Geography GCE AS / A2 Level

Geography GCE AS / A2 Level @ Newcastle-under-Lyme College

Geography is a relevant, dynamic and wide-ranging subject, which seeks to challenge, engage and inspire you towards achieving a greater understanding of the world in which we live. You will develop a knowledge and understanding of both physical and human geographical concepts and processes, along with the necessary geographical skills to enable you to progress through AS to A2 and on to Higher Education and/or employment. Geography links extremely well with an exceptionally wide range of other disciplines in the Sciences, Arts and Humanities.

You will cover a very wide range of topics across the two years, for example natural disasters (both earth hazards such as volcanoes and climatic hazards such as tornadoes), world cities and their issues, energy, population change, coastal processes and coastal management, and rivers, floods and management.

Year 1

• The Year 1 (AS syllabus) has two units. In the first unit, Physical and Human Geography you will learn about river processes, flooding and how this is managed; coastal environments focusing on processes, landforms, coastal hazards, sea level change and coastal management; population change including changing population dynamics and structure and population policies; and energy including geopolitics and energy, supply and demand, and sustainability. The second unit is Geographical Skills. This unit is taught within Unit 1 and focuses on a wide range of skills such as use of ILT; satellite and image interpretation, map skills and statistical analysis.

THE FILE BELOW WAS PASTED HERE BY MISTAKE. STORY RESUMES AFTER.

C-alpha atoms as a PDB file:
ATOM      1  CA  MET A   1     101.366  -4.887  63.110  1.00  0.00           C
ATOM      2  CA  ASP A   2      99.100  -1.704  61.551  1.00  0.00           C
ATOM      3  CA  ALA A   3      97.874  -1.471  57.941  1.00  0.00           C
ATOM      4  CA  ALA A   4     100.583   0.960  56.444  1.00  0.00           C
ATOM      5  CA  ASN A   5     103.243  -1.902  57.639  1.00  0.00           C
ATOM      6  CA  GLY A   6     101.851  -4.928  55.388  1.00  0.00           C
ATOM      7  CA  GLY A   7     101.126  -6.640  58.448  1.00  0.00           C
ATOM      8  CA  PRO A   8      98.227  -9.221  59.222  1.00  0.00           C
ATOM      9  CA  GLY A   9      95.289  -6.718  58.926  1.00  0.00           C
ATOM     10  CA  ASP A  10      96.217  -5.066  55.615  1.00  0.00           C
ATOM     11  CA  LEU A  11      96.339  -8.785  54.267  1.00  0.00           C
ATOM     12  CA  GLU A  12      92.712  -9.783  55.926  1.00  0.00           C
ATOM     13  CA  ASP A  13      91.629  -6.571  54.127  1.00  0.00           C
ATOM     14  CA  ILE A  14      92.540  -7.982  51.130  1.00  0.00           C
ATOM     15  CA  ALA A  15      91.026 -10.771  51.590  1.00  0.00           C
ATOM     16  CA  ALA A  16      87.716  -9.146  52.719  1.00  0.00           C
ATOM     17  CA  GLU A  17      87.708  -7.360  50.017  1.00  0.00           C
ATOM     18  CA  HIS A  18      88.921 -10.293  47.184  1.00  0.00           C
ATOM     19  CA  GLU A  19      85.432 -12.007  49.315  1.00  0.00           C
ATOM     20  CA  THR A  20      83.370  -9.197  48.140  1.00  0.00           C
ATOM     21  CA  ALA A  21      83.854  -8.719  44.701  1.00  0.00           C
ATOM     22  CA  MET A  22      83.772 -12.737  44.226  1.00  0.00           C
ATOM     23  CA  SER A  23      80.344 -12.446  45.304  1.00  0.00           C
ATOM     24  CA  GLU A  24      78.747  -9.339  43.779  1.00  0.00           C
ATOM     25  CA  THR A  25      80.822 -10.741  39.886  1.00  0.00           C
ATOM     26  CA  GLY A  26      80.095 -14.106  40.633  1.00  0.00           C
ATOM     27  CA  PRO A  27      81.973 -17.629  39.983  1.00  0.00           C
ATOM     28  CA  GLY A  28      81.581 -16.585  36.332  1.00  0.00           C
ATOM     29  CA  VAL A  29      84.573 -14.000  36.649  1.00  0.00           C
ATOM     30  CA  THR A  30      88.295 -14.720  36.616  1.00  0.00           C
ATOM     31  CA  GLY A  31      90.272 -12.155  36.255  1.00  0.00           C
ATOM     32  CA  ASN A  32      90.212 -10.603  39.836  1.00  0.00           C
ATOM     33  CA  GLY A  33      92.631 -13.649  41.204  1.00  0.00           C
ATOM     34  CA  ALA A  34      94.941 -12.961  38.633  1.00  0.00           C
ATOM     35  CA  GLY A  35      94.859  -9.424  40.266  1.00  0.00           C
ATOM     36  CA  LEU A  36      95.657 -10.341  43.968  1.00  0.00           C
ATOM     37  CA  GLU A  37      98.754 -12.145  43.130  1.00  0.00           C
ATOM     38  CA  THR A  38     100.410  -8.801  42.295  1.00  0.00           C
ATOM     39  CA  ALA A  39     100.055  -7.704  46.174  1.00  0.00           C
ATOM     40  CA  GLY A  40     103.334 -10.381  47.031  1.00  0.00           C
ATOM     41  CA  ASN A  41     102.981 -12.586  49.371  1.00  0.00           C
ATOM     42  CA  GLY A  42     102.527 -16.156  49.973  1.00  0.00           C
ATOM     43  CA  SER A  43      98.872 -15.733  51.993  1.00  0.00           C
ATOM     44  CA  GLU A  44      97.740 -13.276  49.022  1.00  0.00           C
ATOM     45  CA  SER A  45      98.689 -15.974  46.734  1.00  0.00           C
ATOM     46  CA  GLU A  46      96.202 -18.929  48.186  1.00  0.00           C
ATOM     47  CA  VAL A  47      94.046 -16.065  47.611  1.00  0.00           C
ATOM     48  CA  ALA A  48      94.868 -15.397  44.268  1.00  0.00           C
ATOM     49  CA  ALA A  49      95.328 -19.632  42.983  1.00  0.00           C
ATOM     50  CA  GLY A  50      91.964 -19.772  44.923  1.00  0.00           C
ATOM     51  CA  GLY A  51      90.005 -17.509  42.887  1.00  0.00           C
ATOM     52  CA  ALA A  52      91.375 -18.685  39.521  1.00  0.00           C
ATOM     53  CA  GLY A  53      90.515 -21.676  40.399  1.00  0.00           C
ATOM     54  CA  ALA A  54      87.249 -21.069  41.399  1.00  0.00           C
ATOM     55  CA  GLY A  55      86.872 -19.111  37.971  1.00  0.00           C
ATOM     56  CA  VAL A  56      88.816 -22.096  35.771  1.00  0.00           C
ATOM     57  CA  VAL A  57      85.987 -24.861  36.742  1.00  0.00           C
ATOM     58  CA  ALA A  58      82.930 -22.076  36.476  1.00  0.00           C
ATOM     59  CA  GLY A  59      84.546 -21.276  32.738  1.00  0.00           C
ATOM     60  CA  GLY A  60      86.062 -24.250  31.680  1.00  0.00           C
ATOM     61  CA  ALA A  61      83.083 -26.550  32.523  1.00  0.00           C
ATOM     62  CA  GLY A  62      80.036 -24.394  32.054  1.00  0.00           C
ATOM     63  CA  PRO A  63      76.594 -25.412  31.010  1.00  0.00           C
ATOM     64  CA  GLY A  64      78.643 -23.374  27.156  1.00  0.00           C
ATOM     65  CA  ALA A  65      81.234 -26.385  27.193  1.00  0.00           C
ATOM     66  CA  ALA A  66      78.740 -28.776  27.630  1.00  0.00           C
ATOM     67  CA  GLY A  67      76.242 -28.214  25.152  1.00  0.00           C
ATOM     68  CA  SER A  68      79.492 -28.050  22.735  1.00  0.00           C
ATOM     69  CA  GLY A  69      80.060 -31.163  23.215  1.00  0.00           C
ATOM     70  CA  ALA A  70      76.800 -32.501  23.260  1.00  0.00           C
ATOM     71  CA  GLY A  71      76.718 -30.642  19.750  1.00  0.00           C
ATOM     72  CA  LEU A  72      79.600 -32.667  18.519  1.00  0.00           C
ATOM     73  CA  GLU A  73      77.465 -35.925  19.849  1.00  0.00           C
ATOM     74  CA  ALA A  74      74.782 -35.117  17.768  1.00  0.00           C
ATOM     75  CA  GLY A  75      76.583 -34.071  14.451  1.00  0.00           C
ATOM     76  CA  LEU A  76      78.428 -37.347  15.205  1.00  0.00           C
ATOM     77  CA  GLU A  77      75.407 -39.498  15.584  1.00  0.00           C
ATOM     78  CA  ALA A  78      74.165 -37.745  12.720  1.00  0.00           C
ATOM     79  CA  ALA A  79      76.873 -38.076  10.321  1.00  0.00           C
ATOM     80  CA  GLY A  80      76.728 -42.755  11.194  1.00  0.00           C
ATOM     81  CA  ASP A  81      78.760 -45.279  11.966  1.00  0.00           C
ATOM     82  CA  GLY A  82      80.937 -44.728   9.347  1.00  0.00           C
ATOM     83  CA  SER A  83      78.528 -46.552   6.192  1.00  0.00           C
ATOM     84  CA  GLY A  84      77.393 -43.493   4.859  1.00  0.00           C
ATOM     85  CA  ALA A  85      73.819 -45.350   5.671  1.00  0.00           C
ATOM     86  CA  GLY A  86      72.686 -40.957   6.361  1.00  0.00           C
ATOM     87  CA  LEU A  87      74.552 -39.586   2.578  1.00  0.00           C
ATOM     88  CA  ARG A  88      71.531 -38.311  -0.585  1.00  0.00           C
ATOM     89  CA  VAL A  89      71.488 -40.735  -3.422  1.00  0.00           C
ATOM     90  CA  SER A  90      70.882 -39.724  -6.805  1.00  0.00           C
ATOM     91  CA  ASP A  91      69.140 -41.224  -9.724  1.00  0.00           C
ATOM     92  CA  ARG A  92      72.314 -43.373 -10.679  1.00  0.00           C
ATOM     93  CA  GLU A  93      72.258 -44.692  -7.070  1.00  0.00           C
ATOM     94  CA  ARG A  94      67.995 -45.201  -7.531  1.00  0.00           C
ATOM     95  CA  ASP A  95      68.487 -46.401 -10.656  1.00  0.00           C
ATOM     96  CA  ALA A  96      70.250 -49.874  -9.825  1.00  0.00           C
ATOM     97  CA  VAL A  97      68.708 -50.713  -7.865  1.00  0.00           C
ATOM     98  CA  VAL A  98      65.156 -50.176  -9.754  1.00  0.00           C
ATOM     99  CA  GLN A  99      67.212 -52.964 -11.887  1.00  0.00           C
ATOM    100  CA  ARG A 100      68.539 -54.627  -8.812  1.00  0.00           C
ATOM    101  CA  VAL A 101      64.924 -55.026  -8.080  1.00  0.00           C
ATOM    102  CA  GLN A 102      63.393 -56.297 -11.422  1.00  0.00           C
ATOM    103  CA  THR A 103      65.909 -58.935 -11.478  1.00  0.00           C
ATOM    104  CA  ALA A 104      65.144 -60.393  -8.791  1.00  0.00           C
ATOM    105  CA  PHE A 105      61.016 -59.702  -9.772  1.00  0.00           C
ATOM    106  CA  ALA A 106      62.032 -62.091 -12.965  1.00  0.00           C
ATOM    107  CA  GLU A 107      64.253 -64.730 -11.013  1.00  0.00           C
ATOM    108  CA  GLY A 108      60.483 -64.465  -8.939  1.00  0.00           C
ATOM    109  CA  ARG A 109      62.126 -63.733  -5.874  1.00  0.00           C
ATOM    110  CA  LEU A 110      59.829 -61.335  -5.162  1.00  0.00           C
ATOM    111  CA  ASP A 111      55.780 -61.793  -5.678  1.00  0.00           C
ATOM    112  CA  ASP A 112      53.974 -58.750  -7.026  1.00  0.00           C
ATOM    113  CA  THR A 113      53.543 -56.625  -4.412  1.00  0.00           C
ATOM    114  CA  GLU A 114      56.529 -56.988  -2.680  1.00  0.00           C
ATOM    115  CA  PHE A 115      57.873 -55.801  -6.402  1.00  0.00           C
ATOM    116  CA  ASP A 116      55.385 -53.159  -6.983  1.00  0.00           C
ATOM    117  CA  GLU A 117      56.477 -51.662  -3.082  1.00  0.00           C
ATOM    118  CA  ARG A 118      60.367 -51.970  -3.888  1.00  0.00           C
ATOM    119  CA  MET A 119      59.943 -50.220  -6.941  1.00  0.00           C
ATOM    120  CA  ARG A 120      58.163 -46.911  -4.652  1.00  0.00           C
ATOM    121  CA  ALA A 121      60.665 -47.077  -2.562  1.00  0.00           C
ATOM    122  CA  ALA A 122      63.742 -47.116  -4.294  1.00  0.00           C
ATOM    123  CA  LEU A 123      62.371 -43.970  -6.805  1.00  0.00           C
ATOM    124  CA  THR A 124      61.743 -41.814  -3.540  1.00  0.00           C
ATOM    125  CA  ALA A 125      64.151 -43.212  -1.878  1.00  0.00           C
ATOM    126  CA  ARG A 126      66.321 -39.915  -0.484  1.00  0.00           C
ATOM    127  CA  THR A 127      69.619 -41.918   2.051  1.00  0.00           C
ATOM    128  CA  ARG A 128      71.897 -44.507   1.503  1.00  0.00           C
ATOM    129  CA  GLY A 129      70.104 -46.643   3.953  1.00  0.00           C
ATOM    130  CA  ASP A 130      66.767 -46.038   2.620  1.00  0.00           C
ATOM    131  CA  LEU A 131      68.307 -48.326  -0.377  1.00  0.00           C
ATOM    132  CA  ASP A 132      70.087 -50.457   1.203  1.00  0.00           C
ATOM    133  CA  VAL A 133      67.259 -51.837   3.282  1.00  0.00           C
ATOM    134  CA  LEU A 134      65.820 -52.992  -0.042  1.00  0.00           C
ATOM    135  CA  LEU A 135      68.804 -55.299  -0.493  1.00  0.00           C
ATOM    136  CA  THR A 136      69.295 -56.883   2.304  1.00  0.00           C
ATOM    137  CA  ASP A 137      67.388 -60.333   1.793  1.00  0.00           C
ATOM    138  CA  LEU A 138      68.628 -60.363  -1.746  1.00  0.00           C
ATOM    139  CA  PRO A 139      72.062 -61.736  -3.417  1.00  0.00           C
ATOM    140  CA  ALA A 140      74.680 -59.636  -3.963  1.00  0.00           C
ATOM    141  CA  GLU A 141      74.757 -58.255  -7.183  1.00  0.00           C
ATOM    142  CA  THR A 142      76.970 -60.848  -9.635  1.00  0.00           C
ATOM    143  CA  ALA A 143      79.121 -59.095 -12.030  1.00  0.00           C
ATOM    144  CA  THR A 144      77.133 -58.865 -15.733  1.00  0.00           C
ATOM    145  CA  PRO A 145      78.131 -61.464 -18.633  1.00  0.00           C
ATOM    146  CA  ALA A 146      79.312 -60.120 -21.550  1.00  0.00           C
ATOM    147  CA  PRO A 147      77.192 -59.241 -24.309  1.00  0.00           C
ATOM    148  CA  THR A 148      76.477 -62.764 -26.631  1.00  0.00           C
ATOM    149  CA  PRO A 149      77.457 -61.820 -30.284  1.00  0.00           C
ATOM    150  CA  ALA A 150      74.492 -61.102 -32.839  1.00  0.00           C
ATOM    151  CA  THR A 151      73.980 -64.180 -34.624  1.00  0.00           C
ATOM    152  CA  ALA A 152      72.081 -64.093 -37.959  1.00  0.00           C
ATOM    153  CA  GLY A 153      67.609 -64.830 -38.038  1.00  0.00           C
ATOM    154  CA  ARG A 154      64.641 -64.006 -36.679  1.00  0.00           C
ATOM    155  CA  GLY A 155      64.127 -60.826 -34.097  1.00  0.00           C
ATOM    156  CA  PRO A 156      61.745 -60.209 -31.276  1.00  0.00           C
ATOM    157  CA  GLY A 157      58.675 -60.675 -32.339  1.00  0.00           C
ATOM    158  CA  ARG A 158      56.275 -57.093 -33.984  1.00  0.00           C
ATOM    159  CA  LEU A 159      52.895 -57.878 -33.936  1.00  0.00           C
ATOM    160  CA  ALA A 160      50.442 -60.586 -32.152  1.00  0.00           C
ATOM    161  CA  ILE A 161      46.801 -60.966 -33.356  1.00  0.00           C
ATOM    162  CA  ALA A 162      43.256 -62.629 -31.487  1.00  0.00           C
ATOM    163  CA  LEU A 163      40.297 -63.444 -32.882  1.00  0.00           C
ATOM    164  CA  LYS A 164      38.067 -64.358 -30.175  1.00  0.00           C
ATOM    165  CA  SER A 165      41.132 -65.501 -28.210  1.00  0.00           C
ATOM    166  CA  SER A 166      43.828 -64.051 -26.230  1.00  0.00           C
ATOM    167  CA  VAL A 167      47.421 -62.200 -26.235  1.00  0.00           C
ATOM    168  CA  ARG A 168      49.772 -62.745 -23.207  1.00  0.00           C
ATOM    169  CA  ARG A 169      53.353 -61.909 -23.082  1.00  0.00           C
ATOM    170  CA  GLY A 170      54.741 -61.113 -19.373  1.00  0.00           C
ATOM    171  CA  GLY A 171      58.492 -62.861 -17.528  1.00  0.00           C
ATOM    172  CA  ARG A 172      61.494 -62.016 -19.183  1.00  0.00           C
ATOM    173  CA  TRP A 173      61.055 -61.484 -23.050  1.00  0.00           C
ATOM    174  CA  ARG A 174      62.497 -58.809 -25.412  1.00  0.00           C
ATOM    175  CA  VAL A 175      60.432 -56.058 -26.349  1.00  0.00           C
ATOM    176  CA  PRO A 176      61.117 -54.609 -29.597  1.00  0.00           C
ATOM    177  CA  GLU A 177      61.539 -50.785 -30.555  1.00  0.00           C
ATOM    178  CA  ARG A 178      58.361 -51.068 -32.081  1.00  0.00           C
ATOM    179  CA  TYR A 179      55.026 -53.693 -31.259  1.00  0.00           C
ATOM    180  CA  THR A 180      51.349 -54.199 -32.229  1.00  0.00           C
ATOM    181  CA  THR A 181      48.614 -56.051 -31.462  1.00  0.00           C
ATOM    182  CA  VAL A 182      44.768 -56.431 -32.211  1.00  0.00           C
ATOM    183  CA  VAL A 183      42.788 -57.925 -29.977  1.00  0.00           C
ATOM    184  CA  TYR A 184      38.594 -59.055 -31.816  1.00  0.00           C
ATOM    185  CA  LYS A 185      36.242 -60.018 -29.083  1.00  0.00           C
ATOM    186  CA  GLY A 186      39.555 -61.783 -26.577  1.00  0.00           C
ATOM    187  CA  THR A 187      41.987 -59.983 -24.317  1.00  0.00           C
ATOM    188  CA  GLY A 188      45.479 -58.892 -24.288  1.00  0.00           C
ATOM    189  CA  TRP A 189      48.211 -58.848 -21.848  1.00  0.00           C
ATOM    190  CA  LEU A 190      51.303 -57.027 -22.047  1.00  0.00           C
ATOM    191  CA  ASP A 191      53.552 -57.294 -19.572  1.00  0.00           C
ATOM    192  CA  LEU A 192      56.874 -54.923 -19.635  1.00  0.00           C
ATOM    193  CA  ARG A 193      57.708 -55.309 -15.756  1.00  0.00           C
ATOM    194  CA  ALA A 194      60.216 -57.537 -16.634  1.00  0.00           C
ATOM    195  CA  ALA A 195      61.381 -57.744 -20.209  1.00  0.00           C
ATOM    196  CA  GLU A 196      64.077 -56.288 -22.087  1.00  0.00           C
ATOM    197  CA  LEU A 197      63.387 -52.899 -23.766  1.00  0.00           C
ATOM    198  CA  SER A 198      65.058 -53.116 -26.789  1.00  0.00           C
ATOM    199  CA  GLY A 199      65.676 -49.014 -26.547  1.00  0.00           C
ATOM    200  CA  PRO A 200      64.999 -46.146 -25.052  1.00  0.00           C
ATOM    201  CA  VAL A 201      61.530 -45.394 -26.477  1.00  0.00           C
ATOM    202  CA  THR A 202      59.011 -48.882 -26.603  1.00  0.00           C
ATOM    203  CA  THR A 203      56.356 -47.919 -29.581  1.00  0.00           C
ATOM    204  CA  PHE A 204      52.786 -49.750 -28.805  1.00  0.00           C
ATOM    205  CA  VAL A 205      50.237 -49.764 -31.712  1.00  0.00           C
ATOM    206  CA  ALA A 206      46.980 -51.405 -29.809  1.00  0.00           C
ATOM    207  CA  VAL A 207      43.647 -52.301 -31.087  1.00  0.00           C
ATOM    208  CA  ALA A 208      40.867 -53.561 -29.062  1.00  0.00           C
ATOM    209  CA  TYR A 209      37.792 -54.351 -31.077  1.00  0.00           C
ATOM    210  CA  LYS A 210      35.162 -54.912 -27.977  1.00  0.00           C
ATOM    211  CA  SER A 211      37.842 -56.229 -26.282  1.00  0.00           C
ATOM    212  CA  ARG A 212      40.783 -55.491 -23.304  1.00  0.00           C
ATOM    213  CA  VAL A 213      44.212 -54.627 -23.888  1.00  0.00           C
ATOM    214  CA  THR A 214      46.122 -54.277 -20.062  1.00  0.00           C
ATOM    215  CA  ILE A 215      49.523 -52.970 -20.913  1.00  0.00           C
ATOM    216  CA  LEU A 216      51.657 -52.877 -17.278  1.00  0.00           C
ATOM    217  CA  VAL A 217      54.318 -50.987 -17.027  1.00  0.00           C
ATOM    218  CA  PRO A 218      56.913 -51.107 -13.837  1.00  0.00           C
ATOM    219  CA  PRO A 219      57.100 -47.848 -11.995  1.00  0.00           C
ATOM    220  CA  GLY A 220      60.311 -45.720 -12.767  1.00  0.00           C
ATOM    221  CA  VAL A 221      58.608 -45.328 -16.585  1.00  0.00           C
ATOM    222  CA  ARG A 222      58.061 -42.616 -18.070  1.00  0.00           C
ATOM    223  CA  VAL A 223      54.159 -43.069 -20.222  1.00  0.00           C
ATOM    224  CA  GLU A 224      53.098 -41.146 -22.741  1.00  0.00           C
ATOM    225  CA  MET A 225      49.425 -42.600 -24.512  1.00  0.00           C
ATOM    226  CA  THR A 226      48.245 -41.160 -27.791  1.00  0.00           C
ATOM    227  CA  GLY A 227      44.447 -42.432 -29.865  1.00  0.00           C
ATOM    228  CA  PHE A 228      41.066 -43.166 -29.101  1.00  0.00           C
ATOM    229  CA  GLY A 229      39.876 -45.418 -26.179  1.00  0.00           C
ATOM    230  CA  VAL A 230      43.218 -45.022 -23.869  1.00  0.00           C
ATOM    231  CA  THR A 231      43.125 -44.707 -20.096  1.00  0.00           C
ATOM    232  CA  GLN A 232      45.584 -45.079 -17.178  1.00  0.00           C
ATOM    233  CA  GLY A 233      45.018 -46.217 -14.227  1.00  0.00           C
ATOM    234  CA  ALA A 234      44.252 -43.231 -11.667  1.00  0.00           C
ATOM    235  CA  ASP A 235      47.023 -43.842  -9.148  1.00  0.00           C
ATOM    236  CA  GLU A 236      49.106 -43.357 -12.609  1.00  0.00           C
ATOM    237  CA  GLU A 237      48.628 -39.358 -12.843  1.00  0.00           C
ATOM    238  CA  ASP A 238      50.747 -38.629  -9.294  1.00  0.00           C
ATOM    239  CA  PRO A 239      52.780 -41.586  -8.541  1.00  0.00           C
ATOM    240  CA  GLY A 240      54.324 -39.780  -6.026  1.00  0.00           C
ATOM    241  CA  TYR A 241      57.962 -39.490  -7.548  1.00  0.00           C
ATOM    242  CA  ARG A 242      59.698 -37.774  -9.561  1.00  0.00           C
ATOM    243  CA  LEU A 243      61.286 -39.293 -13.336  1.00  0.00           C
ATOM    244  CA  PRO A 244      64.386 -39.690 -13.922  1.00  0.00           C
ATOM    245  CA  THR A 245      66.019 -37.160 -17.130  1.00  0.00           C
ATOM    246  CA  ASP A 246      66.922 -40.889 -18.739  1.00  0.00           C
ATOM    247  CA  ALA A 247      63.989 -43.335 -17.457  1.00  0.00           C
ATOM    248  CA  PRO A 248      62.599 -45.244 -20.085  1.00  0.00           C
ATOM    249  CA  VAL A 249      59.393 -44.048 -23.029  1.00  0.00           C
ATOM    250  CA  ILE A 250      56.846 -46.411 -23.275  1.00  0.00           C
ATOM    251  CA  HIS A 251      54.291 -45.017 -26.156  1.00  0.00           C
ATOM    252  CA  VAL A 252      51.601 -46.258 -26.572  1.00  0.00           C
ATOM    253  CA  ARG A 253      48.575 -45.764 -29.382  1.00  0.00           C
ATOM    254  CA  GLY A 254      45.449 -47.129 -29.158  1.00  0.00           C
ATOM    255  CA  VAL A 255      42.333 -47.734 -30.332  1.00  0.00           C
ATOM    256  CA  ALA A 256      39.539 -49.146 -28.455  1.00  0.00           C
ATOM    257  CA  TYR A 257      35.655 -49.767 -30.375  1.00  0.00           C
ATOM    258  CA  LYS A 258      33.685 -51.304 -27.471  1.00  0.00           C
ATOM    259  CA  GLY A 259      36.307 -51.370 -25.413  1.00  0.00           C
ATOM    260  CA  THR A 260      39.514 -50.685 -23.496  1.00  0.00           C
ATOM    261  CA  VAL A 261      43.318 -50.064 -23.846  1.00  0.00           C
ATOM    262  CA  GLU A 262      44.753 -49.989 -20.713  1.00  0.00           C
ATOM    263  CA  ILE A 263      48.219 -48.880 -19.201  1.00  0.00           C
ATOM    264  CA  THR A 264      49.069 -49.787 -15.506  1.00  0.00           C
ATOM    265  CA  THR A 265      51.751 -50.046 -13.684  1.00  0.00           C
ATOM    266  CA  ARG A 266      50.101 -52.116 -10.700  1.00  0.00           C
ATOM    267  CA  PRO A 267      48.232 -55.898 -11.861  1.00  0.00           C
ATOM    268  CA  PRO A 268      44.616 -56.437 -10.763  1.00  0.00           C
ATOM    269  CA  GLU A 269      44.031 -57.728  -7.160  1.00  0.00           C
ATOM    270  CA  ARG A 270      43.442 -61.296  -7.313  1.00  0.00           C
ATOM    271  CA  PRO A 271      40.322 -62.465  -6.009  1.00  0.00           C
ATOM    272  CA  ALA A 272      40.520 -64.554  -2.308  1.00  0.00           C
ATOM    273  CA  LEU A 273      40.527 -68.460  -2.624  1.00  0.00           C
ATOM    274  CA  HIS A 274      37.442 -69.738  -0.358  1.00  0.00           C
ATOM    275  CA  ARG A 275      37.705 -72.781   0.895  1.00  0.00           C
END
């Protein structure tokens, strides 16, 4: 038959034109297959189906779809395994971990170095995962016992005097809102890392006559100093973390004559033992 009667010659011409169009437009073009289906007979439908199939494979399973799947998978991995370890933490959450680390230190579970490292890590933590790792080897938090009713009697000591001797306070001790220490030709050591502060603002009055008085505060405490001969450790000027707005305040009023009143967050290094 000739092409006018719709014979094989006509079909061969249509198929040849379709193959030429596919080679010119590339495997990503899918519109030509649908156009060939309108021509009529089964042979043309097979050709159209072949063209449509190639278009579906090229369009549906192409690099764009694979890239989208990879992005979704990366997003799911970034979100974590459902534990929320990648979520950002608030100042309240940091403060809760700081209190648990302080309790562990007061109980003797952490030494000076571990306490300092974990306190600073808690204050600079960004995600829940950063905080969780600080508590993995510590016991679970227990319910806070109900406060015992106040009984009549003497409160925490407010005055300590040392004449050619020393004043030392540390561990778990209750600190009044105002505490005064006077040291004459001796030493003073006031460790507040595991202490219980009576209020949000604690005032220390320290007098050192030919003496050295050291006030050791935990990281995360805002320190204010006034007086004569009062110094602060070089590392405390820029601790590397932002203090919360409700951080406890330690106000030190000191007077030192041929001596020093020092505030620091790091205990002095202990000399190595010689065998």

Year 2

>> In Year 2 you will study two units. The first unit, Contemporary Geographical Issues, has three modules. The first is Plate Tectonics and Associated Hazards covering the origin and nature of earthquakes and volcanoes; the impact of these hazards on people and the environment e.g. tsunamis; major ash eruptions and catastrophic earthquakes, and the management of earth hazards. The second module is Weather and Climate and Associated Hazards